0-0 vs Laos (Away – Asian Cup Qualifier)

0-1 vs Laos (Home – Asian Cup Qualifier)

3-0 vs Bhutan (Away – Friendly)

2-1 vs Puerto Rico (Home – Friendly)

0-0 vs Cambodia (Away – Friendly)

0-0 vs Myanmar (Away – Asian Cup Qualifier)

0-0 vs Nepal (Home – Friendly)

0-0 vs Kyrgyztan (Home – Asian Cup Qualifier)

0-1 vs Mauritius (Home – Tri-nation series)

0-0 vs St Kitts & Nevis (Home – Tri-nation Series)

Although possession stats are not available, for the last 6 matches, India have not scored in the first 30 minutes of the game. Moreover, India have come from a goal behind in 3 of last 10 games to win the match.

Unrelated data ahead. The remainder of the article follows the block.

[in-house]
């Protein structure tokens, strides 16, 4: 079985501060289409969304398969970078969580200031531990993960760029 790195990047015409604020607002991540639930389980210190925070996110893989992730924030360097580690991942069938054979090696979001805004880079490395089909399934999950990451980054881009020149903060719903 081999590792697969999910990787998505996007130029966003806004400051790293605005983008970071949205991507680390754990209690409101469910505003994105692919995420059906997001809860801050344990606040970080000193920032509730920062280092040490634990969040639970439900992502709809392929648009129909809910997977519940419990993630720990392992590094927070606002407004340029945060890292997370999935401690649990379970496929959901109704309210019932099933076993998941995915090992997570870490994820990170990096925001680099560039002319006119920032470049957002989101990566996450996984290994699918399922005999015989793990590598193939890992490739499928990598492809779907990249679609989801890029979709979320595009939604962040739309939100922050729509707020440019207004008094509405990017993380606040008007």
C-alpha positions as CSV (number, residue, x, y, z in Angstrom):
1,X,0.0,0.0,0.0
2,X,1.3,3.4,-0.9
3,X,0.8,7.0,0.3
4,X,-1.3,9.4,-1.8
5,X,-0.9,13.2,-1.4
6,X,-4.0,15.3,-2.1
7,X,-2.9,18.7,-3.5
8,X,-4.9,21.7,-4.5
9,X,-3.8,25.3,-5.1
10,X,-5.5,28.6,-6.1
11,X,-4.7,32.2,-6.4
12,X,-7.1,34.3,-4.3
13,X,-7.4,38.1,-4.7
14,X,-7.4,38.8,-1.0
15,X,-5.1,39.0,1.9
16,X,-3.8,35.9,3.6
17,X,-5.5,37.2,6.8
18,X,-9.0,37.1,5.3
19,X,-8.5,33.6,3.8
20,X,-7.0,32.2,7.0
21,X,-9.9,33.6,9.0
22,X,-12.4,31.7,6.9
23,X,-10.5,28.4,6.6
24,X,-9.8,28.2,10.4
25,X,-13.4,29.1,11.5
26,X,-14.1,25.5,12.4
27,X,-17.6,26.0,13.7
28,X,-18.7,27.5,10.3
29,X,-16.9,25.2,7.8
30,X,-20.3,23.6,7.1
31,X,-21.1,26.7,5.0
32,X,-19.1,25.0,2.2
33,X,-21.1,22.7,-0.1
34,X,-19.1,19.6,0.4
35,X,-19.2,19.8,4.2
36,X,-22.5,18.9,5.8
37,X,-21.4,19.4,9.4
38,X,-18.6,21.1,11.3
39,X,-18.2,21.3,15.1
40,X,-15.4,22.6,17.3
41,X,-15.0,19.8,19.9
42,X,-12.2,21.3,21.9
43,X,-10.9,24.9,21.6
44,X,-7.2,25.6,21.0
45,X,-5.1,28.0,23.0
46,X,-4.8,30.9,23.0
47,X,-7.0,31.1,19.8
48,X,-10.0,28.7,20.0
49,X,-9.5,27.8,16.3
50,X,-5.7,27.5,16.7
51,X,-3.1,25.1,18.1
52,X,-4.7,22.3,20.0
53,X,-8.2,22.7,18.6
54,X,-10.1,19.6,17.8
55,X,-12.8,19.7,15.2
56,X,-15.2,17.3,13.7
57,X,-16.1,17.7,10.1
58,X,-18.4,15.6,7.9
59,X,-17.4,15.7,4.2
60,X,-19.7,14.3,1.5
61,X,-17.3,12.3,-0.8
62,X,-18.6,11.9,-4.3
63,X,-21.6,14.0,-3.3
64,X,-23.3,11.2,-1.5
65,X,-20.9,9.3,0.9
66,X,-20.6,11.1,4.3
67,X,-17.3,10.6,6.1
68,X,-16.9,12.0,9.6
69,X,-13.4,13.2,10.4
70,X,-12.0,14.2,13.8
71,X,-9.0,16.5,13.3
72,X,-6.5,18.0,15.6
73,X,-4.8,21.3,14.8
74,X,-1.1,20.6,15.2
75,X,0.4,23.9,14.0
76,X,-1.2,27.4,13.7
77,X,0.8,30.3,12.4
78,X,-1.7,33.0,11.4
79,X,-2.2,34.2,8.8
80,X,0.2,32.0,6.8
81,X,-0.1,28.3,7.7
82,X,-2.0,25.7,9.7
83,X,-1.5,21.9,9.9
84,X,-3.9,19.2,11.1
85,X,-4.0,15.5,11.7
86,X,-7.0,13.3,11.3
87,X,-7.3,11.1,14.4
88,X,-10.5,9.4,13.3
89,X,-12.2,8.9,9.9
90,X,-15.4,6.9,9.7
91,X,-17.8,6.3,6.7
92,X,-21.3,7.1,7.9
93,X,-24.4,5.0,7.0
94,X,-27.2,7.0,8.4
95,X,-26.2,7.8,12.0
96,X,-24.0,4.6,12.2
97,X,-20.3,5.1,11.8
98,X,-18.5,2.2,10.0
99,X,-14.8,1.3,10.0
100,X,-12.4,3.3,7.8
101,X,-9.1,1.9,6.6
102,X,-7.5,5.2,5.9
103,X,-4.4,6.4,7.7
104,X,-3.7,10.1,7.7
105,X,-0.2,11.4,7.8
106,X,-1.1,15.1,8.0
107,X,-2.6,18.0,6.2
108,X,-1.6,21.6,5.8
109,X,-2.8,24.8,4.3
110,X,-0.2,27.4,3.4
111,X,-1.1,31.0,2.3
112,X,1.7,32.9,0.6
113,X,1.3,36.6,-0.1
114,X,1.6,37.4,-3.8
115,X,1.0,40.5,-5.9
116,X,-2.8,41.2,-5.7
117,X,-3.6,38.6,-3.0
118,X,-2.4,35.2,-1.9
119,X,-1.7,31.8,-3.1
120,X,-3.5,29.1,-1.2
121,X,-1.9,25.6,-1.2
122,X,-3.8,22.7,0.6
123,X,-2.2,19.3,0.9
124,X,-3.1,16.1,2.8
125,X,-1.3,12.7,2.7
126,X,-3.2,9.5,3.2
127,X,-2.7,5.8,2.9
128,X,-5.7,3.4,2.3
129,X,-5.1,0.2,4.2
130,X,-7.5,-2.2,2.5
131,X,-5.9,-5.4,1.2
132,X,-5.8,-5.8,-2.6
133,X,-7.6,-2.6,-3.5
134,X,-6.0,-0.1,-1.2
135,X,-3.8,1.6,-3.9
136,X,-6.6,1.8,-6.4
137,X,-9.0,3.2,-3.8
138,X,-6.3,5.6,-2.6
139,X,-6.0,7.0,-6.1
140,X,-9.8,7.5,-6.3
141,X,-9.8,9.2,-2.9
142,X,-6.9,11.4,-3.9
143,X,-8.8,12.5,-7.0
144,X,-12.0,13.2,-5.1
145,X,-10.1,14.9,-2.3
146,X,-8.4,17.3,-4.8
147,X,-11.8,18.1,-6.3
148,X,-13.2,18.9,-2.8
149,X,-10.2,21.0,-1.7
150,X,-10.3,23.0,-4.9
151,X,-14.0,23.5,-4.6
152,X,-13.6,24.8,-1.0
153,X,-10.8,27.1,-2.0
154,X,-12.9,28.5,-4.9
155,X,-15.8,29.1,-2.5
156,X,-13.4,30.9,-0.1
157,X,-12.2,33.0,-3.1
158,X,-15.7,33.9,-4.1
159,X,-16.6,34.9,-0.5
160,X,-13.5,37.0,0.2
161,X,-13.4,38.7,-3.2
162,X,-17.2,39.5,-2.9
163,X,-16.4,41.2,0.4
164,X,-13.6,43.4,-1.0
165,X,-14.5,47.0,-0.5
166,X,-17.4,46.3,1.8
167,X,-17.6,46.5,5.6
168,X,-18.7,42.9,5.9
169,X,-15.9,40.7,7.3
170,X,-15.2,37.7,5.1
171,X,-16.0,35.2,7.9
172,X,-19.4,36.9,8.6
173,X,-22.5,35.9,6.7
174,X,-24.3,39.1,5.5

The manager, Stephen Constantine acknowledged this ahead of the pre-match press conference against St. Kitts, “We have to start afresh and we’re ready to do so.  We’re in a good shape and looking to finish off the job on a positive note. We were slow starters against Mauritius and we cannot afford to do that in every match.”

Conceding or coming back is a part of the game, but the Indian side should look forward to starting the game with momentum and then building on rather than resorting to a more passive start, allowing the opposition to settle into the match.

Rowlin Borges, Eugeneson Lyngdoh two good midfielders?

India were playing a 4-1-3-2 in both the games with Rowlin Borges as CDM and Eugeneson Lynhdoh in centre, Jackichand Singh and Narzary on the flanks. The two central midfielders combined well, covering for each other when either went out of position.